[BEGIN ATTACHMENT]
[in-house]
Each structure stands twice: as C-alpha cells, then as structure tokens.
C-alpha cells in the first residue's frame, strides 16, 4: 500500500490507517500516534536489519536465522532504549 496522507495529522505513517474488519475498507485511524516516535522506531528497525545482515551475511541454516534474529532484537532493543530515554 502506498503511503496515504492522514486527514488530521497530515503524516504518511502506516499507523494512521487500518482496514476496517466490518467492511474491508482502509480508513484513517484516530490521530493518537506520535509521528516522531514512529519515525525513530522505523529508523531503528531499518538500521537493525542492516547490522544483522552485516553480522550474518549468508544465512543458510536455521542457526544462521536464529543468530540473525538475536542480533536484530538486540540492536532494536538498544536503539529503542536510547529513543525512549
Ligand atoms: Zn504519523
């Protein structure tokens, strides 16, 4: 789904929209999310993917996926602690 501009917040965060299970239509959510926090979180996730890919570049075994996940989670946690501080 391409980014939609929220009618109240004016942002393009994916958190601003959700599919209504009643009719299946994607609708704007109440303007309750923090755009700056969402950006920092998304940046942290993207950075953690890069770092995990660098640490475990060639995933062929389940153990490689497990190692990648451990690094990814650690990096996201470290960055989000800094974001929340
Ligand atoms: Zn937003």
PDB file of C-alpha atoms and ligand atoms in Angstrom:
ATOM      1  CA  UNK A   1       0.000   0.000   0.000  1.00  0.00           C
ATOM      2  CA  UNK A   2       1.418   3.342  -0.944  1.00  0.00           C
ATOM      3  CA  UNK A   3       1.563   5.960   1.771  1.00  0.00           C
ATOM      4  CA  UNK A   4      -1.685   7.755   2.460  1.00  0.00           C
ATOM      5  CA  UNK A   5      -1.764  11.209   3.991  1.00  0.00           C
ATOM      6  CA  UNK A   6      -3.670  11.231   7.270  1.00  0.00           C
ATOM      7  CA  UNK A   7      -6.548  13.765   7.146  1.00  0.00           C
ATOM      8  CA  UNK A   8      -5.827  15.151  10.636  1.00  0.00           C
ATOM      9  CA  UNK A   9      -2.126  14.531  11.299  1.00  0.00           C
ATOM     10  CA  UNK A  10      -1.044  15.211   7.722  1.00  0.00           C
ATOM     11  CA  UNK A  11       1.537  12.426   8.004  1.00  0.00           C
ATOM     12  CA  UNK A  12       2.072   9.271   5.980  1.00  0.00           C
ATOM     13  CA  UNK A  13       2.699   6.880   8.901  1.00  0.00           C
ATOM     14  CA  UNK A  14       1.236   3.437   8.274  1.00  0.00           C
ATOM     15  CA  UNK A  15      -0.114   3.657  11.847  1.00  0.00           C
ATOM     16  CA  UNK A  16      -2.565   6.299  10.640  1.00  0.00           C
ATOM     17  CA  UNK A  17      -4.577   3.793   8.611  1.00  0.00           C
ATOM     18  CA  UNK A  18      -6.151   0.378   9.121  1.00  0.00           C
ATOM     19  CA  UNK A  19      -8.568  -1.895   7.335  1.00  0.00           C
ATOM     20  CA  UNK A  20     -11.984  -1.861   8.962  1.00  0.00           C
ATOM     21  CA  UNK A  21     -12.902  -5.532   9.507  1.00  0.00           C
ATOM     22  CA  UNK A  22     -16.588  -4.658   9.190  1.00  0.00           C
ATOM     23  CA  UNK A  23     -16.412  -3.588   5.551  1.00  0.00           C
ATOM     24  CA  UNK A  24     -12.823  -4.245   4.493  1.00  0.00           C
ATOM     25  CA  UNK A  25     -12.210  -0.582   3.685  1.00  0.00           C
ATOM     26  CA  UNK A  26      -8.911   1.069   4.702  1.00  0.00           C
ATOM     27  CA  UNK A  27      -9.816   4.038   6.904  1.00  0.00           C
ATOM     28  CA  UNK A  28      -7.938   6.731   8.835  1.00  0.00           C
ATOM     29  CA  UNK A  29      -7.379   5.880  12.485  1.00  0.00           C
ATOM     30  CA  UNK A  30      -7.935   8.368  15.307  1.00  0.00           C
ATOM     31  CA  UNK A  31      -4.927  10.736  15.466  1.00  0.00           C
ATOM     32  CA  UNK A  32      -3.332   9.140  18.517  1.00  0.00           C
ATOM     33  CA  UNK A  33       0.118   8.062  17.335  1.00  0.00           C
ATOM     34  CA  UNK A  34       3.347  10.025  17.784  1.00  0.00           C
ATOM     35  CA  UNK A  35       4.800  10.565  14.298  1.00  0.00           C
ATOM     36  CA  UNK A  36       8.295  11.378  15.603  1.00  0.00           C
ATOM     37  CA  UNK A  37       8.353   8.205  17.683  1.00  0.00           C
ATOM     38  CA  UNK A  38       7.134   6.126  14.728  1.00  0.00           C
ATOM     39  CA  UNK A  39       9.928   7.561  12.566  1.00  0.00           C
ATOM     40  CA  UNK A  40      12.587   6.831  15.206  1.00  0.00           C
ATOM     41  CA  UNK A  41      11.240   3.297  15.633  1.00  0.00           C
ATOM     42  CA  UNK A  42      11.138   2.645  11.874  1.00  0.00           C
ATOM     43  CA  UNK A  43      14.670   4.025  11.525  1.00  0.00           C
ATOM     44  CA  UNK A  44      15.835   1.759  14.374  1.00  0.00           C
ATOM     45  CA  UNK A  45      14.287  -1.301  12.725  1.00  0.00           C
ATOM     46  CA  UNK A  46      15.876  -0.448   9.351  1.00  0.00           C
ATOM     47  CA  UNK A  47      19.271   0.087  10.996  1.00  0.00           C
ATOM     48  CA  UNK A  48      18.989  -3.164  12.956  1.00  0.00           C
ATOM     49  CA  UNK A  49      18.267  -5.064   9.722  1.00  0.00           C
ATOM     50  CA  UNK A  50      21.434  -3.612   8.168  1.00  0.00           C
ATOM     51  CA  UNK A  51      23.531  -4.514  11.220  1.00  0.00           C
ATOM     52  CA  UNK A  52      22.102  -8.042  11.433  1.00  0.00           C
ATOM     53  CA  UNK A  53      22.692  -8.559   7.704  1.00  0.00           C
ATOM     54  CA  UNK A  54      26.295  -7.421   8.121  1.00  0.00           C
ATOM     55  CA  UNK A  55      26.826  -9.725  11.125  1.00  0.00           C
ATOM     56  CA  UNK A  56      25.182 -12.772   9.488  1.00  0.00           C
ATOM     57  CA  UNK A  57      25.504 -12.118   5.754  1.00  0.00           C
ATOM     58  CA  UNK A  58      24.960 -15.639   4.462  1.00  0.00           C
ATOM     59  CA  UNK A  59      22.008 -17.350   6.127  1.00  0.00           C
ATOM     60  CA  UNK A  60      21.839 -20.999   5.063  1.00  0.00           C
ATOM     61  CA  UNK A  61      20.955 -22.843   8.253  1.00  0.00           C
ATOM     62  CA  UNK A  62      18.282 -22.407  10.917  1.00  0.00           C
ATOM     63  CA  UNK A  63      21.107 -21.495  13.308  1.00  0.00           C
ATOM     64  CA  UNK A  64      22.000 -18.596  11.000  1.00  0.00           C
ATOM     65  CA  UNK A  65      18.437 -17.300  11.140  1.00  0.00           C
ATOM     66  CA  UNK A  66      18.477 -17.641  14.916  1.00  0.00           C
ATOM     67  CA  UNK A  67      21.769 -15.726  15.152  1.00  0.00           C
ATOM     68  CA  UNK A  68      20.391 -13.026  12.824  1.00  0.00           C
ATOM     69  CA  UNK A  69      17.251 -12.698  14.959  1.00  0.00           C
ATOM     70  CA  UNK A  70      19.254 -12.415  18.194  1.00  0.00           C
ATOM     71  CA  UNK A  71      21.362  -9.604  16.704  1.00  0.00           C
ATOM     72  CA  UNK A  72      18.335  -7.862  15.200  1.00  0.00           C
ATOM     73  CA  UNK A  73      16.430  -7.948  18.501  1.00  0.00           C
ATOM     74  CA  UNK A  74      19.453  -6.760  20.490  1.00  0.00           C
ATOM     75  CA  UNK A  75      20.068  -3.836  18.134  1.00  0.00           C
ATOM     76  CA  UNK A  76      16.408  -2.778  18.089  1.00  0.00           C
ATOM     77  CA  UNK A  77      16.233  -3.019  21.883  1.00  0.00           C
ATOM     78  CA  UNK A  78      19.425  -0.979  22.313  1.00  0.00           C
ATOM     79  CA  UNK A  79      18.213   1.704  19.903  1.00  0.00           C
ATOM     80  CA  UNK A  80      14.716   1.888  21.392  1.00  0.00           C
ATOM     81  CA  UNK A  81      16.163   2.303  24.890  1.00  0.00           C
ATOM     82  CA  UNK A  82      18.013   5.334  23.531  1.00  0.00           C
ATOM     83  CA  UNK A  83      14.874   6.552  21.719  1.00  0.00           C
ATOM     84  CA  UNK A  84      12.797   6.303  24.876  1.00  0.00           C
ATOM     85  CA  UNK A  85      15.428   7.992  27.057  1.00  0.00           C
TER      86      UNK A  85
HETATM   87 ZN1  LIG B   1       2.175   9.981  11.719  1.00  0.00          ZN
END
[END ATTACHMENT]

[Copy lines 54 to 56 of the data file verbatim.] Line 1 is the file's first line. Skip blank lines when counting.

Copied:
ATOM     47  CA  UNK A  47      19.271   0.087  10.996  1.00  0.00           C
ATOM     48  CA  UNK A  48      18.989  -3.164  12.956  1.00  0.00           C
ATOM     49  CA  UNK A  49      18.267  -5.064   9.722  1.00  0.00           C